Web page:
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The AAPG/Datapages Combined Publications Database

GCAGS Transactions


Gulf Coast Association of Geological Societies Transactions
Vol. 27 (1977), Pages 99-107

Secondary Porosity Development and Subsequent Reduction, Overpressured Frio Formation Sandstone (Oligocene), South Texas

Sandra J. Lindquist (1)


Subsurface Frio Formation sandstone at depths of 9,000 to 14,000 feet in Nueces, Willacy, and Hidalgo Counties was deposited as deltaic and nearshore coastal complex sediment. Sandstone nearest the main depocenters is mineralogically immature, fine grained, and moderately well sorted. With increased distance from the main depocenters, the sandstone is finer grained, better sorted, and generally more mineralogically mature. This distal sandstone facies has the best porosity and permeability and has undergone the least total mechanical compaction.

At shallow to moderate depths of burial within normal fluid pressures, the sediment was cemented by micrite or feldspar overgrowths, quartz overgrowths, and sparry calcite. Primary porosity was probably reduced to several percent and permeability to tens of millidarcys or less. At a greater depth of burial and within transitional to abnormally high fluid pressures, secondary porosity and permeability were created by calcite dissolution. Porosities as high as 33 percent and permeability of up to several hundred millidarcys were preserved at depths of 10,000 feet because the overpressured fluids prevented subsequent compaction after dissolution. Post-dissolution recementation by kaolinite, ferroan calcite, ferroan dolomite, and analcime probably resulted from natural or induced reservoir pressure changes and fluctuating reservoir fluid chemistry. Recementation was locally extensive and able to substantially reduce secondary porosity and permeability.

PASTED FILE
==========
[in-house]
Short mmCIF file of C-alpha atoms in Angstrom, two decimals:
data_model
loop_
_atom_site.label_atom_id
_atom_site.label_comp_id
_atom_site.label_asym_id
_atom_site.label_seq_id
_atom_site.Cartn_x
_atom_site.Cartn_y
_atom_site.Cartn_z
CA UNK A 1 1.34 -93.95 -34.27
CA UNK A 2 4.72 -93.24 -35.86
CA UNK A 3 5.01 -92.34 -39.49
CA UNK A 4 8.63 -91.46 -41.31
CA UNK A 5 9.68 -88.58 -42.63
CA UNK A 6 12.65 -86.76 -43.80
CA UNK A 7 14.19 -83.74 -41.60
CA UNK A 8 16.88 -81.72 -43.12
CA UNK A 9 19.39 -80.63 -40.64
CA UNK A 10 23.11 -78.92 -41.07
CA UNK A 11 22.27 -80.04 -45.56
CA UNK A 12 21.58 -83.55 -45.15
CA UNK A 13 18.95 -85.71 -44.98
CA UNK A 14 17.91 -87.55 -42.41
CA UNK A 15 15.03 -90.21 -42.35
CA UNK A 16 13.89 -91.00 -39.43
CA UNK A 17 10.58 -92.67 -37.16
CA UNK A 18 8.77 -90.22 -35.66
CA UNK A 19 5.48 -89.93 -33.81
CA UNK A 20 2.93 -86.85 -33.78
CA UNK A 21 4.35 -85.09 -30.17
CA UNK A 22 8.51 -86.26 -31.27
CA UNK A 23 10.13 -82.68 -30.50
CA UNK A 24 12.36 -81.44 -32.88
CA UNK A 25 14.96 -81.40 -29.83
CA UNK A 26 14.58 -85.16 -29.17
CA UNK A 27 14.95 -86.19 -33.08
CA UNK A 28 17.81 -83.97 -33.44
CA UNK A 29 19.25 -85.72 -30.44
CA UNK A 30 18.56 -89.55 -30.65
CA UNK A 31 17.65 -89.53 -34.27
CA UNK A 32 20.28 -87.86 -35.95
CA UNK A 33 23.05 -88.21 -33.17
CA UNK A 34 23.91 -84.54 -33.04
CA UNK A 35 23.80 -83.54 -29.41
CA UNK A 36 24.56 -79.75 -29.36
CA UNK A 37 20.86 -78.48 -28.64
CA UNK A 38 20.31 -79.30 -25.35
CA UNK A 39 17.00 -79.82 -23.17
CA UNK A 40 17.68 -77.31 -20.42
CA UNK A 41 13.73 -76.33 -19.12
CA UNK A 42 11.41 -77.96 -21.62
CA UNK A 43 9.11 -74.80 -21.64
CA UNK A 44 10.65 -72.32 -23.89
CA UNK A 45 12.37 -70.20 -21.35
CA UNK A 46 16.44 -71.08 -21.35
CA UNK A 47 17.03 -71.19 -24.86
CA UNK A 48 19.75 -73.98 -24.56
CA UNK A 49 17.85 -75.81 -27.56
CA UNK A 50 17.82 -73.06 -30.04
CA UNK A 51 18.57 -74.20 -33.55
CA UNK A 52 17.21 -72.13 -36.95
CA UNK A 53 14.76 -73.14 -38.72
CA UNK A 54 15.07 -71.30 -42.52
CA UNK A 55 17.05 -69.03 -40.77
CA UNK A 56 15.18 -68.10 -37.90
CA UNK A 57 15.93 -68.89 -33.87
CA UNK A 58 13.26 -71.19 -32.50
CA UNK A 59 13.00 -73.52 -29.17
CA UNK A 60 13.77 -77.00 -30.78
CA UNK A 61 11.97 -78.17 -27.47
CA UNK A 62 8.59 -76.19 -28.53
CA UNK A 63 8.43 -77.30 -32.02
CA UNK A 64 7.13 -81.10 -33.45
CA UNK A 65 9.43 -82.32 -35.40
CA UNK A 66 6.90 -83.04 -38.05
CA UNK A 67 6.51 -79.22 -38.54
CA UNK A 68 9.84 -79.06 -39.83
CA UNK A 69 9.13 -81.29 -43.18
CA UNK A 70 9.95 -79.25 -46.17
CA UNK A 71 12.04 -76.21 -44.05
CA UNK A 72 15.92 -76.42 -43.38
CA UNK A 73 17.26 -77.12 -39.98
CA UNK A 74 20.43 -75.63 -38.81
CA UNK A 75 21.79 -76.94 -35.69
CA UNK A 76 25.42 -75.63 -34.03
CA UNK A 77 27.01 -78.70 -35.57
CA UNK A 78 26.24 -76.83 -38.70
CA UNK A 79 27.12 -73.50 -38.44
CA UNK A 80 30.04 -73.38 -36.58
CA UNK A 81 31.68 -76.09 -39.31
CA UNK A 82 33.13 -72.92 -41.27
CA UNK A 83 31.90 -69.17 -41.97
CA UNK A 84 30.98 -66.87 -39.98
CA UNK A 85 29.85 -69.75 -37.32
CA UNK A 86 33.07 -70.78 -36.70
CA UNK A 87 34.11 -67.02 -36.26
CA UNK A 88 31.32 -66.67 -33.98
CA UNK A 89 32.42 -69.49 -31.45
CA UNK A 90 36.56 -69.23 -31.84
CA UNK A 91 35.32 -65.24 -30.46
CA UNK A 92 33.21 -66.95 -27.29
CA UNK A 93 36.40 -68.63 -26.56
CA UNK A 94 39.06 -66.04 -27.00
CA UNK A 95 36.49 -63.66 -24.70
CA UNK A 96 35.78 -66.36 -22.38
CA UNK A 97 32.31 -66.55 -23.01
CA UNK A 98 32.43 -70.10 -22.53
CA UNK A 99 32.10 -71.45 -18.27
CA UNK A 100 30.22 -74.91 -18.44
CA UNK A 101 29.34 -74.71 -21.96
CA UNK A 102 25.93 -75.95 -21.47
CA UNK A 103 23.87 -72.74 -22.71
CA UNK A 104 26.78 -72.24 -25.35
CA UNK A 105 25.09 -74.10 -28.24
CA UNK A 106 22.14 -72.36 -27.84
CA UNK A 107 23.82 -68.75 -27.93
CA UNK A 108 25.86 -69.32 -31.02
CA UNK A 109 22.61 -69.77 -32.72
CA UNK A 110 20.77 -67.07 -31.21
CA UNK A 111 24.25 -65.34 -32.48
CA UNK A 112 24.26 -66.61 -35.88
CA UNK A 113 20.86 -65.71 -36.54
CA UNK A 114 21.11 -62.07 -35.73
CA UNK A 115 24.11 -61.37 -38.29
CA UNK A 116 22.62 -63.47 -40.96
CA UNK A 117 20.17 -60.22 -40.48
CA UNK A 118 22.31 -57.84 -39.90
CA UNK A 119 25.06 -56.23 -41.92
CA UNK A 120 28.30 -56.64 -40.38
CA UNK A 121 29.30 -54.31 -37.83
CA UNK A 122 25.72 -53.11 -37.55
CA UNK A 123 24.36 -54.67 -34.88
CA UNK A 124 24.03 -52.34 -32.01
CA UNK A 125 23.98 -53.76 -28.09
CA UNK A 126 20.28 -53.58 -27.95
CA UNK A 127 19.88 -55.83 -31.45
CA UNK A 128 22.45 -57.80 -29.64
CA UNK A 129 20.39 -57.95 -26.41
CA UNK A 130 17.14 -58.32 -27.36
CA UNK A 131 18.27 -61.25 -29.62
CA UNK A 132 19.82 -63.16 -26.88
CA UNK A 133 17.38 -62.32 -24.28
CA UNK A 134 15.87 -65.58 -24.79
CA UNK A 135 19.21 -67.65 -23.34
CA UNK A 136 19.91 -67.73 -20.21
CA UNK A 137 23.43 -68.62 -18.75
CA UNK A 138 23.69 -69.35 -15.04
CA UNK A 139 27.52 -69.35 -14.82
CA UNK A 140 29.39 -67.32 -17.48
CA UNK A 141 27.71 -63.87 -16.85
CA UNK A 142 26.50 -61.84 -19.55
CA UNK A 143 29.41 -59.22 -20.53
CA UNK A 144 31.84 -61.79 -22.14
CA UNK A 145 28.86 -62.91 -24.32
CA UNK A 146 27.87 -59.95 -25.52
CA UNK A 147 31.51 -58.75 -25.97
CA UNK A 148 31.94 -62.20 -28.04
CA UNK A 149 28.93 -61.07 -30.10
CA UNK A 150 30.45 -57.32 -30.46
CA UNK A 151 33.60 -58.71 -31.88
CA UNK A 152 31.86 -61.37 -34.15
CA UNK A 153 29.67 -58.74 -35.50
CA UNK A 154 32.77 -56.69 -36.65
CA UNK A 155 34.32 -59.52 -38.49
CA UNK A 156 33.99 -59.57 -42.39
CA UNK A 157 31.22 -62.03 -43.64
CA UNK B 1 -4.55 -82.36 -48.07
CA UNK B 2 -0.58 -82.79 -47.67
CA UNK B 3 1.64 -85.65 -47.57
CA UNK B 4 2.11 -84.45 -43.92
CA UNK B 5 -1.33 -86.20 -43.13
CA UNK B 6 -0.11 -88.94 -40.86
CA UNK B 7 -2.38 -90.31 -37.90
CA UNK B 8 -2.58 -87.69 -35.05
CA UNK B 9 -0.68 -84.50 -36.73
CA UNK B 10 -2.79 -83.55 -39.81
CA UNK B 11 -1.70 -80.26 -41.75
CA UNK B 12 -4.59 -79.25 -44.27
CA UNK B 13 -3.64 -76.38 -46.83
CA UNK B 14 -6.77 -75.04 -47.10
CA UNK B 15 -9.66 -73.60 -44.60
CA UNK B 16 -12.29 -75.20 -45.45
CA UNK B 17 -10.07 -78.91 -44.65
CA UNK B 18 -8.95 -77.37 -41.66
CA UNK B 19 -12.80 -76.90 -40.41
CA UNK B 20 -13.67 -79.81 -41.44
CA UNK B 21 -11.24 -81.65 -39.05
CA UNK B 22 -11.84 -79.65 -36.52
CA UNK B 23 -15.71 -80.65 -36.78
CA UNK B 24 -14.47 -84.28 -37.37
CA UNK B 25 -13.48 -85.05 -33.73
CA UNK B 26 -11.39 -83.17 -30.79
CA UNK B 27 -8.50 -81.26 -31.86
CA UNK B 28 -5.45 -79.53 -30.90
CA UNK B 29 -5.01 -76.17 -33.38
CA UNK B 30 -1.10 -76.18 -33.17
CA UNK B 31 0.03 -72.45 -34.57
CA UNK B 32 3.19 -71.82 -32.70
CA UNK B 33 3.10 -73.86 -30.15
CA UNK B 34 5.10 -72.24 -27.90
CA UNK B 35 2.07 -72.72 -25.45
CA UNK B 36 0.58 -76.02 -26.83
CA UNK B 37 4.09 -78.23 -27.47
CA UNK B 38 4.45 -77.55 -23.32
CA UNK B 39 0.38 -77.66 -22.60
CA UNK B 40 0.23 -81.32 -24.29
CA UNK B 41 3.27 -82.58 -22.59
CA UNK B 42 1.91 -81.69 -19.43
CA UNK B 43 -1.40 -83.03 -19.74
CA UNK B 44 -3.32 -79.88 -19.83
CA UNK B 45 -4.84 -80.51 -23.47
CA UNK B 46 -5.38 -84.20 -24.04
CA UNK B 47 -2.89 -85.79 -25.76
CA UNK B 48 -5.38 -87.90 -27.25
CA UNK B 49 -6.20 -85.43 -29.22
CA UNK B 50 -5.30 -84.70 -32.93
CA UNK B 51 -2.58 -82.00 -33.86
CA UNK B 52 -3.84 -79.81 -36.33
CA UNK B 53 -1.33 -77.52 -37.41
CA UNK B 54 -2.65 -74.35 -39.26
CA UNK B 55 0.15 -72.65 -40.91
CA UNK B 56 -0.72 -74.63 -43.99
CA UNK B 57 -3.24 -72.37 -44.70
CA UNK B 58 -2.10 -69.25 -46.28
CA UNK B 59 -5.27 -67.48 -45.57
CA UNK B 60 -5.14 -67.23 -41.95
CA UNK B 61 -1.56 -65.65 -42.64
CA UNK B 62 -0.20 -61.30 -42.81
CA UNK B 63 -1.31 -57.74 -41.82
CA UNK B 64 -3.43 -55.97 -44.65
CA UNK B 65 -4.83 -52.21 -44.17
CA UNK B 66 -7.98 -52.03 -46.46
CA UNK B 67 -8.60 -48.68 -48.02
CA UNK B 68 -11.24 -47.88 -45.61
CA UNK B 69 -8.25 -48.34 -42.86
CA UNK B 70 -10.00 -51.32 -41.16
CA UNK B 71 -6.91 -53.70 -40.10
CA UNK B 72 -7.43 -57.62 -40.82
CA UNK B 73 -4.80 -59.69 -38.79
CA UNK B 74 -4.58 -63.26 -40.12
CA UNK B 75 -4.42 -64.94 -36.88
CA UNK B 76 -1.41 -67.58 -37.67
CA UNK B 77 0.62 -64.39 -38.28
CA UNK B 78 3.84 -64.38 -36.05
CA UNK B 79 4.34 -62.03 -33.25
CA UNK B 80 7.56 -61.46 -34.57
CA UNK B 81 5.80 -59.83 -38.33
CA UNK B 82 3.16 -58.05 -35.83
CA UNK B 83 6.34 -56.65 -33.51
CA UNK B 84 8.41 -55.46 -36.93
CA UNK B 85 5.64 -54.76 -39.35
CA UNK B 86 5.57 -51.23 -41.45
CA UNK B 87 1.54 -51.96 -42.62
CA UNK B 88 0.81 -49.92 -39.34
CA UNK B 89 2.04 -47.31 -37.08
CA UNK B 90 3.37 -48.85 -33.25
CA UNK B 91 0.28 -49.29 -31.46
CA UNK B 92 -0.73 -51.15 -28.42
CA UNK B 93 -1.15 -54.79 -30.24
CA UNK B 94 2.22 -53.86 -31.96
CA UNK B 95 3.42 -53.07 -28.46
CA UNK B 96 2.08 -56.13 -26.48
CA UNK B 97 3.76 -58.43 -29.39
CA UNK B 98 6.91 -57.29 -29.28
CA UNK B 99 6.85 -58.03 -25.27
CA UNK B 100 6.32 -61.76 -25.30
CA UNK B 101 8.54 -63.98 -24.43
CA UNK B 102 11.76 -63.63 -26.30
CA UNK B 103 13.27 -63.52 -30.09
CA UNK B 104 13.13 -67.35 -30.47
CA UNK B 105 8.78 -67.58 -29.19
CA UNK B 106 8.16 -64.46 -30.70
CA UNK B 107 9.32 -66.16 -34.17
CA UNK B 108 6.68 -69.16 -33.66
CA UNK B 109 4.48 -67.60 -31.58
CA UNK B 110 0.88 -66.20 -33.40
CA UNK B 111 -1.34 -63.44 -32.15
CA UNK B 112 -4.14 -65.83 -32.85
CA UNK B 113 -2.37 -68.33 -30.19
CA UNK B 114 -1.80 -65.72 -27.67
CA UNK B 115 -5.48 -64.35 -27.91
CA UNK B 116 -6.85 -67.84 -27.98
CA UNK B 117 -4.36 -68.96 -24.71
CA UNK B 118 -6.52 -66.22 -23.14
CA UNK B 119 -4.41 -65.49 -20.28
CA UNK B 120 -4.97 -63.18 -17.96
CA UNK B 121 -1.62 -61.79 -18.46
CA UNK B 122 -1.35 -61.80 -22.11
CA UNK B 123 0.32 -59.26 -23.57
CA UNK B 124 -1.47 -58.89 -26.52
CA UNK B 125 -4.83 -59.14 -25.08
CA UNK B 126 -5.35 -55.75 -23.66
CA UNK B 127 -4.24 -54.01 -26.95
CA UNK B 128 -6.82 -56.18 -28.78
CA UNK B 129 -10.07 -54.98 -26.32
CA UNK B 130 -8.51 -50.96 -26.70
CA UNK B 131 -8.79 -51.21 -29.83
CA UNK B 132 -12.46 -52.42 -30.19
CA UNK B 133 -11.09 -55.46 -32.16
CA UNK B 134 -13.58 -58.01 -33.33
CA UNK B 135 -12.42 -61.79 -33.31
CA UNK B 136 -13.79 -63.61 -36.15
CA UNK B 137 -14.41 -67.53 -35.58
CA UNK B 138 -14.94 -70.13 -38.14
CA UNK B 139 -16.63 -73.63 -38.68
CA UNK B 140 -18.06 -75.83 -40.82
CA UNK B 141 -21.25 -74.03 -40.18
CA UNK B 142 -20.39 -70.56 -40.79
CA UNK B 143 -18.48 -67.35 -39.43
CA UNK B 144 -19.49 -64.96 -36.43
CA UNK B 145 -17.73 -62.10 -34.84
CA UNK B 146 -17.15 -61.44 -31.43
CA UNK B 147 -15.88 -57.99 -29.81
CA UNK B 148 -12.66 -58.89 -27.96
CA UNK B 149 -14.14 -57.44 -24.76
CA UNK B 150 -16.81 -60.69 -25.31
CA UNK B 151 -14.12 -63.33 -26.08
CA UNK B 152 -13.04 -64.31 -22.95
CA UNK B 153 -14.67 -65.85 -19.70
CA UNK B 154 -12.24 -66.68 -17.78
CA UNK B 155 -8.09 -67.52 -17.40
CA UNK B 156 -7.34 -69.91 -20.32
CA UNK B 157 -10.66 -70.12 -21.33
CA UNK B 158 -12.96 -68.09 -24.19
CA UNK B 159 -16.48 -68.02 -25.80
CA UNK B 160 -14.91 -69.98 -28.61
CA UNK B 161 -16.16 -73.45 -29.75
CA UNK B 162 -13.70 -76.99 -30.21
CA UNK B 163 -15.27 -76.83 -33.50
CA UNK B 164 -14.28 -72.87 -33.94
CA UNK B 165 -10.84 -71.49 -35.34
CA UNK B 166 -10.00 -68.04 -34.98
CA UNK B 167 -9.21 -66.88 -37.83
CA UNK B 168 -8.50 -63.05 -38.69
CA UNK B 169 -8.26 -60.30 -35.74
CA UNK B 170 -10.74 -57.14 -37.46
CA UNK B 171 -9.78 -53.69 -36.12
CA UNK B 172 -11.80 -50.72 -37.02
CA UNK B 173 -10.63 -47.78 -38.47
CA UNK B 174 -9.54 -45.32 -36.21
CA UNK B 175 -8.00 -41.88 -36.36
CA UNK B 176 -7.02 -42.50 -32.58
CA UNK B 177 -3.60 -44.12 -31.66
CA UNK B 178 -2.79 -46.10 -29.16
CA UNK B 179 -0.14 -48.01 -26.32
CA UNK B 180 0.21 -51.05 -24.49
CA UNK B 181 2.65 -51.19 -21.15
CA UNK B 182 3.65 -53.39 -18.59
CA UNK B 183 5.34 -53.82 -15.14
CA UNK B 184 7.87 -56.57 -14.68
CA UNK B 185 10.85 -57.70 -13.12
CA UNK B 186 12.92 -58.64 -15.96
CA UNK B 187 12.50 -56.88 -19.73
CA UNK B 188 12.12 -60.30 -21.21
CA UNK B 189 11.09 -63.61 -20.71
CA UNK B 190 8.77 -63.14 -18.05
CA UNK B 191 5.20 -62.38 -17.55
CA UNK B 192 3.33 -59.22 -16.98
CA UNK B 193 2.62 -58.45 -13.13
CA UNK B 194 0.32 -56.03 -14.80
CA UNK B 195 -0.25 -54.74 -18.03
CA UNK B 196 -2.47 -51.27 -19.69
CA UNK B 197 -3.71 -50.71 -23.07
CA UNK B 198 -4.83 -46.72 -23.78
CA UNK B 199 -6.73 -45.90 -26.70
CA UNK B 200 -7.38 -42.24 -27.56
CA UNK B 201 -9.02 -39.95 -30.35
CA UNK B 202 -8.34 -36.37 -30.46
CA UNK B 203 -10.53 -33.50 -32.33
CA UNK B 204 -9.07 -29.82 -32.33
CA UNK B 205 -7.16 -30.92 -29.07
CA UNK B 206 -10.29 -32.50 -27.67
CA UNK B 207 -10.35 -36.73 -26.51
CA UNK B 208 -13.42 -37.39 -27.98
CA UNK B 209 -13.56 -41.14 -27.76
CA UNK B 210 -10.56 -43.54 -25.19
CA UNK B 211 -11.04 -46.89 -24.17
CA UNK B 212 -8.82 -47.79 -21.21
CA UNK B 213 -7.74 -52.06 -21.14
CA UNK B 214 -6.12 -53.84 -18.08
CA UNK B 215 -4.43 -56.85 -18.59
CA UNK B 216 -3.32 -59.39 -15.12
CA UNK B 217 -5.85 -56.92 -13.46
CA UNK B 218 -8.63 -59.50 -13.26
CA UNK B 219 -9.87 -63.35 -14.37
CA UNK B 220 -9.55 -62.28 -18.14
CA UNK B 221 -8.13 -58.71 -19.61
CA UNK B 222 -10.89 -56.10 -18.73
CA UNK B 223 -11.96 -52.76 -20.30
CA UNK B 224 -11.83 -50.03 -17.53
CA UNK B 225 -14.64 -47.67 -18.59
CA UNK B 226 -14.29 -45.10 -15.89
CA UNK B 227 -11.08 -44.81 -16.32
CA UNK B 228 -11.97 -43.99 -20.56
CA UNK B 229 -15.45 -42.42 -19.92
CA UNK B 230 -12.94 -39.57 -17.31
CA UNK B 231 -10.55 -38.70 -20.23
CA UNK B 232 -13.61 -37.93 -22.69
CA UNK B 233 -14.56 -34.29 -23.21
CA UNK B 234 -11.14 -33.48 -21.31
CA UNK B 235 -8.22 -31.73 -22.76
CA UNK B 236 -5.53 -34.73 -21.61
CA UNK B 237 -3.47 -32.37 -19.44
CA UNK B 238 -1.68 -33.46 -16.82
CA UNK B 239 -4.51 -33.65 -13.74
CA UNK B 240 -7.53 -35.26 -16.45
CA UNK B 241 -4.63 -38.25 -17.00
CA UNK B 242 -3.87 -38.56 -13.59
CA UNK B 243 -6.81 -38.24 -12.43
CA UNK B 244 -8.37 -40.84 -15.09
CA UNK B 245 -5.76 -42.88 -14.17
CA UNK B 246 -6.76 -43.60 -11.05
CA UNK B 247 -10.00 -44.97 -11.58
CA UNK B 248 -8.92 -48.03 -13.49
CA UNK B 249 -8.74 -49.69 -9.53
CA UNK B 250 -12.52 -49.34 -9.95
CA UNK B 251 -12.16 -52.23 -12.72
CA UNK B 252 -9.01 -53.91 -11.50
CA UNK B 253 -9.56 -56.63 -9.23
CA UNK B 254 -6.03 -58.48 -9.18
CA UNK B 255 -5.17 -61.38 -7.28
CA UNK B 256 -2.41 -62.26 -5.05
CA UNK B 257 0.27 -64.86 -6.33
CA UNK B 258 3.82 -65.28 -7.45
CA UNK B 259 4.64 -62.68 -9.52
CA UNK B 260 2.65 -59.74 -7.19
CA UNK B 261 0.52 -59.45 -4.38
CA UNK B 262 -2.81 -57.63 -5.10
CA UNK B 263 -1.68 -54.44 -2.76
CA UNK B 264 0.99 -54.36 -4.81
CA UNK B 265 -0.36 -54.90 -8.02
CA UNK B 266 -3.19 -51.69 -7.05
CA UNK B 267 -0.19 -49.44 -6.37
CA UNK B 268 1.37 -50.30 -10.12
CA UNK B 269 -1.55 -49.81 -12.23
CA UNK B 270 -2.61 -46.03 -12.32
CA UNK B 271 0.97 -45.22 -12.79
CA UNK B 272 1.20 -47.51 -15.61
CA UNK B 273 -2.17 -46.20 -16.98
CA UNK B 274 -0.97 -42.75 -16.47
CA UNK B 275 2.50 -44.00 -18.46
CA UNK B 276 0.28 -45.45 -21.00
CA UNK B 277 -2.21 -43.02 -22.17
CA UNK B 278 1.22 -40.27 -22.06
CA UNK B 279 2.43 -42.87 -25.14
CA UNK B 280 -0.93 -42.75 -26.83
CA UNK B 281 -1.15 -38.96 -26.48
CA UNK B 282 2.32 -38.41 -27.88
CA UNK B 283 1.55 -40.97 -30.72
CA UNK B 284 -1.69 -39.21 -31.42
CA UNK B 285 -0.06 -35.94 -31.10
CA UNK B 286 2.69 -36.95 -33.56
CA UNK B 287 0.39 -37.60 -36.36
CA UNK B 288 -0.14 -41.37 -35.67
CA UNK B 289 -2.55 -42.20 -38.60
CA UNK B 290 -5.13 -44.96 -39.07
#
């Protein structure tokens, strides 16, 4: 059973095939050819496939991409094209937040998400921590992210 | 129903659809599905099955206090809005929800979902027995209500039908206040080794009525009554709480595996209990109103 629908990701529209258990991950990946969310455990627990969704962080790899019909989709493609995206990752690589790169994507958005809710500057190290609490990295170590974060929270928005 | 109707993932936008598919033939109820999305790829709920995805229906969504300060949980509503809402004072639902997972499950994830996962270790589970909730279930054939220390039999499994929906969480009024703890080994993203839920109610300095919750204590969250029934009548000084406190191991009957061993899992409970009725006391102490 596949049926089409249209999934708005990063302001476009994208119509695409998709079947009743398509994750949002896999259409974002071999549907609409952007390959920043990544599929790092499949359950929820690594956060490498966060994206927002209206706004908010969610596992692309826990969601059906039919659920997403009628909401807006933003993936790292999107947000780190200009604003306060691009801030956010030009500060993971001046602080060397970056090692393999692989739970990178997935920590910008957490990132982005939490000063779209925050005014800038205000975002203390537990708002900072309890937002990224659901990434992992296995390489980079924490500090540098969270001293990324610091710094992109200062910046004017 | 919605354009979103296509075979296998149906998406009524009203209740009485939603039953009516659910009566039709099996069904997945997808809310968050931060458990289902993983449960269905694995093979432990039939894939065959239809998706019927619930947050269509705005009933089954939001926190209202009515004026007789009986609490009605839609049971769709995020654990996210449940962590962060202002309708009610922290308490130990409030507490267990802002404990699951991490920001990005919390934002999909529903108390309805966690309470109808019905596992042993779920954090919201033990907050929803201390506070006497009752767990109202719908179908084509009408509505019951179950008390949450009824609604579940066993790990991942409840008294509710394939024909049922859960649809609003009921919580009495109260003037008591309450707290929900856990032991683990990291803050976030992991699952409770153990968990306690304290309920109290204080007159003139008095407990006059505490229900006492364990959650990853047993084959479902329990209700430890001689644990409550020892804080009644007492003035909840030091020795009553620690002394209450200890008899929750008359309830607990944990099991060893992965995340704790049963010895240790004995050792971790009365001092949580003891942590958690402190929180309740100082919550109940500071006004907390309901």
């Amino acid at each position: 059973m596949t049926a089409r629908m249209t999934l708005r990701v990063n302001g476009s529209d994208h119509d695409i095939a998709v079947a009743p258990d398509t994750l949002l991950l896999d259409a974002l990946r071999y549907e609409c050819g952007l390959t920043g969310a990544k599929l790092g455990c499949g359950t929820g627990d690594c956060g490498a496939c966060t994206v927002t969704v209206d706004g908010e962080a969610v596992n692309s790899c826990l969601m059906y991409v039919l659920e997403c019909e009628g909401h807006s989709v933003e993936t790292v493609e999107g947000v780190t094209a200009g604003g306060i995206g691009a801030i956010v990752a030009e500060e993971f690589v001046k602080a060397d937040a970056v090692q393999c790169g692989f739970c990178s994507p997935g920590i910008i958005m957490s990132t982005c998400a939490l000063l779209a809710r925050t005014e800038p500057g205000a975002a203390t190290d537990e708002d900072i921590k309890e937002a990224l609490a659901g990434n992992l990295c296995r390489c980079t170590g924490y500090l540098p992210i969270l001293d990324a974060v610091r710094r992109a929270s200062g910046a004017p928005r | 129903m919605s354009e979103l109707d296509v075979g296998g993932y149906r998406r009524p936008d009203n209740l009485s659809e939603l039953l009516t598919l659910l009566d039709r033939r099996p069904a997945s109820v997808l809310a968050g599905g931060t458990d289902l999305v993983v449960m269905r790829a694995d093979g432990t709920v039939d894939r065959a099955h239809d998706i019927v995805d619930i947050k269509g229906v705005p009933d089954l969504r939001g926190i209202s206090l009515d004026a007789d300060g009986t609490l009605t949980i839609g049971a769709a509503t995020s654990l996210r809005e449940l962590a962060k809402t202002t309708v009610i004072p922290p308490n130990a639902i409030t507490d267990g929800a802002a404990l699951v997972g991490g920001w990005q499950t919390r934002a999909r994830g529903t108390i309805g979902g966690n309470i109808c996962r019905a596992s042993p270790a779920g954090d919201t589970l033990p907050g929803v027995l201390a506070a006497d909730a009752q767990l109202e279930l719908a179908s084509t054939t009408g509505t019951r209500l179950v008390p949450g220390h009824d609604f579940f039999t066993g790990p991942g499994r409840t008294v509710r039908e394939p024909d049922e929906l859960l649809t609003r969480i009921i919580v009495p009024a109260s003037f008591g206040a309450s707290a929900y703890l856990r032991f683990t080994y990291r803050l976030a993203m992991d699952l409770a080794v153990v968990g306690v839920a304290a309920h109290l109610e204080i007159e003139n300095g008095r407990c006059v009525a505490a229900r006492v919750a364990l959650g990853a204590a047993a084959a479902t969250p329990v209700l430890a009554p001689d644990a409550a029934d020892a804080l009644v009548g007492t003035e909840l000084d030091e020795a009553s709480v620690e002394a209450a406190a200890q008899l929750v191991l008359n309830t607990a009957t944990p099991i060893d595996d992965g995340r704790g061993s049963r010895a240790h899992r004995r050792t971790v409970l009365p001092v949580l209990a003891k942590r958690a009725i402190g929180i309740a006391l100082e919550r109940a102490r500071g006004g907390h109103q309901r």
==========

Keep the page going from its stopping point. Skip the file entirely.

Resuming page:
In mineralogically immature, overpressured sandstone, porosity and permeability depend on early cementation and diagenesis, total mechanical compaction, maximum temperature and pressure, and changes in reservoir hydrodynamics and fluid chemistry in overpressured zones. Secondary porosity and permeability are likely to be developed in overpressured zones by dissolution of grains and cement, but they are also likely to be subsequently reduced or destroyed by recementation.

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